- A copy of the wikitext on a sister project may still point to the same page. Sometimes two prefixes are needed for that purpose, e.g. w:de:a.
External links use absolute URLs to link directly to any webpage. These links have the associated CSS class "external". External links are in the form
[http://www.example.org link name] (resulting in link name), with the link name separated from the URL by a space. Links without link names will be numbered:
[http://www.example.org] becomes . Links with no square brackets will be displayed in their entirety: http://www.example.org .
See URLs in external links for more detailed information.
Special:Linksearch finds all pages linking to a given site.
External links are often used to use special URL parameters in links. This allows links directly to the edit history of a page, to a page in edit view, a diff of two versions, et cetera. They can also be used to create a navigational image.
However, the use of external links to link to a normal page on the same project is not recommended. These links benefit from none of the features of a wikilink, and may break the web of links when the content is exported to another domain.
Links in the form
[[#anchor_name]] will link to any anchor named "anchor_name" on the page. This may be either a heading named "anchor_name", or an arbitrary position.
[[#top]] is a reserved name that links to the top of a page. It is possible to create an arbitrary anchor name using the HTML code
Anchor links can also be appended to any type of link; for more information, see Help:Section#Section_linking.
Problems with page name conversion
Note that if the page name is automatically converted (for example, from "/wiki/main Page" to "/wiki/Main Page"), the section link will still work but will disappear from the address bar. As a consequence, this will make it more difficult to bookmark the section itself. This is not applicable for wikilinks, because the conversions have already taken place on Preview or Save of the referring page.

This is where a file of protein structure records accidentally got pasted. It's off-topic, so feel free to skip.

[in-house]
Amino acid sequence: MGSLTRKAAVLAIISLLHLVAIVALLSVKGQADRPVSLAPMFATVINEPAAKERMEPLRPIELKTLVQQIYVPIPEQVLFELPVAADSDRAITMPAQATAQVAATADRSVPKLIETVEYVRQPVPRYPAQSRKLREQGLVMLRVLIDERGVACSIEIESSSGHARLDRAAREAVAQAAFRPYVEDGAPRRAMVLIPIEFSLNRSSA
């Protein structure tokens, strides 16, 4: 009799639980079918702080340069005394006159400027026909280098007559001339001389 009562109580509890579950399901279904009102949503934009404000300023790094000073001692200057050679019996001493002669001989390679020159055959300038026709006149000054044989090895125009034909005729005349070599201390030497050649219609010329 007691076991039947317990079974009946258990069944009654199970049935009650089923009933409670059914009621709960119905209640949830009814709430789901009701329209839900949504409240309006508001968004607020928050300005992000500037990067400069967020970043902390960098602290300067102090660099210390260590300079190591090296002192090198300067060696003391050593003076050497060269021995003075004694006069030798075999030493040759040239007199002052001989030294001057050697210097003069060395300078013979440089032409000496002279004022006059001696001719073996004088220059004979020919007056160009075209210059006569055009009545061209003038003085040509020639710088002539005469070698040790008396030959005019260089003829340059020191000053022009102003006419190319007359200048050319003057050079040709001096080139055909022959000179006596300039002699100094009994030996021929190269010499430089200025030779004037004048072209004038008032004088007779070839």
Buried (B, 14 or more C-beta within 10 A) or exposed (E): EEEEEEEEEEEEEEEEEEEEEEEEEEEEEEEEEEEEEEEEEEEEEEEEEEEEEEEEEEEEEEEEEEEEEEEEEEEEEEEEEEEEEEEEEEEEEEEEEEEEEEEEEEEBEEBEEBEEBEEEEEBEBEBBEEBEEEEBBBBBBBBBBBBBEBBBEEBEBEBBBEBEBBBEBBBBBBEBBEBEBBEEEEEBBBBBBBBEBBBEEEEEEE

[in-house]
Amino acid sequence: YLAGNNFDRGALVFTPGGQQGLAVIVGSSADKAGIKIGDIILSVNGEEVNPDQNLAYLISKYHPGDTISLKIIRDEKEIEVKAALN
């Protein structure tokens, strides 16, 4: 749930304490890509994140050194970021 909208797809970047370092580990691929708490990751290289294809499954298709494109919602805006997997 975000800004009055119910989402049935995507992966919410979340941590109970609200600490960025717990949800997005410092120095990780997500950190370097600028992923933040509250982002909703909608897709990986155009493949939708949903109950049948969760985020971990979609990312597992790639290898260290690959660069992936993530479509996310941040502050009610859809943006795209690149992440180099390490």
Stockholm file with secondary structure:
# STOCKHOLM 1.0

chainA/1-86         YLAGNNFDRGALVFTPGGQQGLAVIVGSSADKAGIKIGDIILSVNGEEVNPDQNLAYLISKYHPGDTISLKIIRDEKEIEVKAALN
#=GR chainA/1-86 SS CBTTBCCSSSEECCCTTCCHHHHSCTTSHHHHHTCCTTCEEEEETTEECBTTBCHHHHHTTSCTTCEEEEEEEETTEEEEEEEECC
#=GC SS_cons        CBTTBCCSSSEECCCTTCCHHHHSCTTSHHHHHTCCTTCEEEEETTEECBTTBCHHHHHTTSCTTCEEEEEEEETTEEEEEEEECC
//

For example, consider http://en.wikipedia.org/wiki/Wikipedia:how_to_edit_a_page#Links_and_URLs. In this case, the anchor part of the address will disappear because the "how" will be converted to "How".
A redirect to a page section does not go to the section. However, one can add the section anyway as a clarification, and it will work if the redirect is manually clicked from the redirect page. However, links with a section to a redirect will lead to the section on the redirect's page.
MediaWiki has a subpage feature, although activation depends on project and namespace. If activated, the following applies (if not, "A/b" is just a page with that name).
A tree structure of pages is established by using forward slashes in pagenames: A/b is a child of A, hence A is a parent of A/b; also A/b/c is a child of A/b; A/a, A/b, and A/c are siblings.
At the top of the subpage body links to all ancestor pages are shown automatically, without any corresponding wikitext. The links show up even if the child page does not exist, but the sequence of ancestors stops before any non-existing ancestor page (e.g., if the grandparent page does not exist, the parent page is not shown either). Like most letters of a page name, the first letter after the slash is case-sensitive; "/subpage" and "/Subpage" are different pages.
Relative links still work if all pages of a tree are renamed accor